The first option is to pay interest on money – the way, for example, the Fed did before this crisis by paying a positive interest on excess reserves held by banks. The consolidated government has now two types of debt: regular debt and interest-paying money. Neglecting the impact of term premia (i.e. the effects of QE if the central bank buys long maturity bonds), the total interest rate burden is the same whatever the composition of the debt is between the two.
The second option is to keep the interest rate at zero. If, however, the economic situation warrants a positive interest rate, keeping it at zero will lead to overheating, and eventually to higher inflation. One of the implications of higher inflation will be a decrease in the real value of nominal debt, alleviating the debt burden.
What matters therefore is what the central bank, which may have a large balance sheet by then, will do when it needs to increase interest rates to achieve its mandate. If monetisation today is a signal that it will keep a large balance and not pay interest rate, then indeed there are reasons to worry about inflation.
Should, then, current large-scale purchases by central banks of government securities indeed be interpreted as a signal that, when the time comes, they will not pay interest on the large money stock and thus allow for overheating, inflation, and a reduction in the real value of government debt? It is true that the larger the portfolio of government bonds held by the central bank, the stronger the effect of its policy on debt sustainability. Large purchases do increase the risk of fiscal dominance. None of the central banks has hinted, however, at such future behaviour,2 and past experience is reassuring. The Fed and the Bank of England, among others, paid interest on reserves when they increased their policy rates in 2017-2018. The ECB did not, but because of the persistently low level of inflation expectations, not because of its government bond holdings.
Should central banks be clearer, emphasise that monetary dominance will remain unchallenged and commit to not allow for inflation when the time comes? We think not. Central banks face a familiar trade-off. On the one hand, having the ability to decrease the real value of the debt if things are exceptionally bad is clearly a useful option to have. If the virus crisis lasts for long and imposes such a debt burden on governments that they cannot repay their debt, they will be bound to choose between inflation, debt restructuring, financial repression and wealth expropriation, and there is no a priori reason to pretend that they must rule out inflation. But, on the other hand, fuelling the anticipation by investors that the central bank may have recourse to inflation in the future will increase nominal rates on longer maturity bonds today, and increase the cost of debt finance today.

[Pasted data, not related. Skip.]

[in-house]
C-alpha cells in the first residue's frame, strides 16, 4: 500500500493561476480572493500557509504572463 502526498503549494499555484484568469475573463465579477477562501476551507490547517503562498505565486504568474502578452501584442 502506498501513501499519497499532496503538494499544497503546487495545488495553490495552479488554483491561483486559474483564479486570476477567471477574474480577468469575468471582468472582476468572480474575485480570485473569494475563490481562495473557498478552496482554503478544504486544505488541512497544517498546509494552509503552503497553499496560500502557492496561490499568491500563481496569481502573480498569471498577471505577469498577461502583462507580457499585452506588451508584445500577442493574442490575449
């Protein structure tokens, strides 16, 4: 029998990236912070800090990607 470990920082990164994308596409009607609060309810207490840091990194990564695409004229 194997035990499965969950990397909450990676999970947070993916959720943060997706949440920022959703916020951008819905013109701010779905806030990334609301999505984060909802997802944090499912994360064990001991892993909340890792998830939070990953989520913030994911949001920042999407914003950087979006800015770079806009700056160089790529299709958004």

There is no simple answer as to whether the trade-off is favourable, and remaining silent about what will be done in the future may indeed be the best policy today.
Monetisation in the euro area: The basics
So far, we have assumed that there is only one government and one central bank. What about monetisation by the ECB, in a common currency zone where interest rates on sovereign bonds differ?
Again, we can think of monetisation in this case as governments sending checks to households, issuing bonds to finance them, and the bonds being purchased by the ECB in exchange for euros.
Assume that the euro area consists of just two countries: a low-debt country that issues safe debt, and a high-debt country whose bonds carry a positive premium, reflecting the perception by investors of a (small) probability of default. Assume also that the safe rate, the rate on the low debt is equal to zero, and the rate on the high debt is higher, and therefore positive.
Now suppose that both governments run deficits and issue bonds, and that the ECB buys the bonds in exchange for euros, thus increasing central bank money. From the point of view of the consolidated government of the euro area (that is, putting together all the treasuries and the ECB), this is just an internal transfer of risk from the holders of securities issued by the high debt country to the shareholders of the ECB – ultimately national governments – with no implication for the total debt held by the public. But now, there is an implicit transfer of risk across euro members. Thus, monetisation in this case has an effect: it leads to some risk sharing across euro members.3
Whether or not this is the best way to achieve some risk sharing among euro area members is questionable. Other mechanisms (expenditure sharing, a dedicated credit line) would help lower the burden on the ECB and alleviate fears of monetization. Mutualisation is a political choice and it is advisable to practice it in a transparent way.